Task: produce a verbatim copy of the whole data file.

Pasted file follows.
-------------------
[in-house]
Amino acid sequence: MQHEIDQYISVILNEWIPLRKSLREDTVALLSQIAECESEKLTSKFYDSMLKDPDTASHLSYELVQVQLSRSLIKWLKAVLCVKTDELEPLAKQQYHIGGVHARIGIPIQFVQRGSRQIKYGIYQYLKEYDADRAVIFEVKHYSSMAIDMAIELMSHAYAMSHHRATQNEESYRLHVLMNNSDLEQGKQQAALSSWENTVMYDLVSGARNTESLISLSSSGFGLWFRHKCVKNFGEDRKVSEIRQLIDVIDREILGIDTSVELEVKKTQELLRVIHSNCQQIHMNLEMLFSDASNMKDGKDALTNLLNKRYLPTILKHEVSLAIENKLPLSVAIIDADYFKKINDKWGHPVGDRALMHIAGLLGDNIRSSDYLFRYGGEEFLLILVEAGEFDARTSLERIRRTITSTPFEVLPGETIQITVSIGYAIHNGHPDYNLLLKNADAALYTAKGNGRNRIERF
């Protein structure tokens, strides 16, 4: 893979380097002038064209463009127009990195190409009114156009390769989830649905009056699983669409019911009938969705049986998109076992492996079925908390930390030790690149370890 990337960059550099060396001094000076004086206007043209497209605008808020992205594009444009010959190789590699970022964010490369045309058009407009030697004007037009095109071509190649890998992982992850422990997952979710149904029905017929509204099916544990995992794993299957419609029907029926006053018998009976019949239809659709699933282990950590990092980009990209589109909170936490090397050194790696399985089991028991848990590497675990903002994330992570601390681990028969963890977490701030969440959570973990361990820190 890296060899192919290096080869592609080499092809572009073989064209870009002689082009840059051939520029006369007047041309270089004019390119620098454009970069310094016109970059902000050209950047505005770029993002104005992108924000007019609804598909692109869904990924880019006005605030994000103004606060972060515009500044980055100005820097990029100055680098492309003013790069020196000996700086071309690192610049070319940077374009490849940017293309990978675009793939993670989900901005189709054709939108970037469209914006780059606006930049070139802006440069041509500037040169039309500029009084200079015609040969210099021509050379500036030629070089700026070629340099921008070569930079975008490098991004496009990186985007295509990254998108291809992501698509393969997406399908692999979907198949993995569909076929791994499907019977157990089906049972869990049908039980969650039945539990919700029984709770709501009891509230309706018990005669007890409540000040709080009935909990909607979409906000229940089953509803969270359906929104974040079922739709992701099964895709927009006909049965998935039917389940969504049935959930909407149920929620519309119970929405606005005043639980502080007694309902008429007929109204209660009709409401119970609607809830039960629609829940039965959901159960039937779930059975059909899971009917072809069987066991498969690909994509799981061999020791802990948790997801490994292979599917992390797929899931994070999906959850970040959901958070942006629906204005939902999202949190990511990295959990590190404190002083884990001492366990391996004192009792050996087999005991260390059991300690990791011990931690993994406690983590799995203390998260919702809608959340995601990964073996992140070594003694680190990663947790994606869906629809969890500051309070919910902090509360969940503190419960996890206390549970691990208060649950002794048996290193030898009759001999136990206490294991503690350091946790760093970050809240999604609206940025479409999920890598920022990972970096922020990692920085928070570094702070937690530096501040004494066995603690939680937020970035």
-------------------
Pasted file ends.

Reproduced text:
[in-house]
Amino acid sequence: MQHEIDQYISVILNEWIPLRKSLREDTVALLSQIAECESEKLTSKFYDSMLKDPDTASHLSYELVQVQLSRSLIKWLKAVLCVKTDELEPLAKQQYHIGGVHARIGIPIQFVQRGSRQIKYGIYQYLKEYDADRAVIFEVKHYSSMAIDMAIELMSHAYAMSHHRATQNEESYRLHVLMNNSDLEQGKQQAALSSWENTVMYDLVSGARNTESLISLSSSGFGLWFRHKCVKNFGEDRKVSEIRQLIDVIDREILGIDTSVELEVKKTQELLRVIHSNCQQIHMNLEMLFSDASNMKDGKDALTNLLNKRYLPTILKHEVSLAIENKLPLSVAIIDADYFKKINDKWGHPVGDRALMHIAGLLGDNIRSSDYLFRYGGEEFLLILVEAGEFDARTSLERIRRTITSTPFEVLPGETIQITVSIGYAIHNGHPDYNLLLKNADAALYTAKGNGRNRIERF
């Protein structure tokens, strides 16, 4: 893979380097002038064209463009127009990195190409009114156009390769989830649905009056699983669409019911009938969705049986998109076992492996079925908390930390030790690149370890 990337960059550099060396001094000076004086206007043209497209605008808020992205594009444009010959190789590699970022964010490369045309058009407009030697004007037009095109071509190649890998992982992850422990997952979710149904029905017929509204099916544990995992794993299957419609029907029926006053018998009976019949239809659709699933282990950590990092980009990209589109909170936490090397050194790696399985089991028991848990590497675990903002994330992570601390681990028969963890977490701030969440959570973990361990820190 890296060899192919290096080869592609080499092809572009073989064209870009002689082009840059051939520029006369007047041309270089004019390119620098454009970069310094016109970059902000050209950047505005770029993002104005992108924000007019609804598909692109869904990924880019006005605030994000103004606060972060515009500044980055100005820097990029100055680098492309003013790069020196000996700086071309690192610049070319940077374009490849940017293309990978675009793939993670989900901005189709054709939108970037469209914006780059606006930049070139802006440069041509500037040169039309500029009084200079015609040969210099021509050379500036030629070089700026070629340099921008070569930079975008490098991004496009990186985007295509990254998108291809992501698509393969997406399908692999979907198949993995569909076929791994499907019977157990089906049972869990049908039980969650039945539990919700029984709770709501009891509230309706018990005669007890409540000040709080009935909990909607979409906000229940089953509803969270359906929104974040079922739709992701099964895709927009006909049965998935039917389940969504049935959930909407149920929620519309119970929405606005005043639980502080007694309902008429007929109204209660009709409401119970609607809830039960629609829940039965959901159960039937779930059975059909899971009917072809069987066991498969690909994509799981061999020791802990948790997801490994292979599917992390797929899931994070999906959850970040959901958070942006629906204005939902999202949190990511990295959990590190404190002083884990001492366990391996004192009792050996087999005991260390059991300690990791011990931690993994406690983590799995203390998260919702809608959340995601990964073996992140070594003694680190990663947790994606869906629809969890500051309070919910902090509360969940503190419960996890206390549970691990208060649950002794048996290193030898009759001999136990206490294991503690350091946790760093970050809240999604609206940025479409999920890598920022990972970096922020990692920085928070570094702070937690530096501040004494066995603690939680937020970035």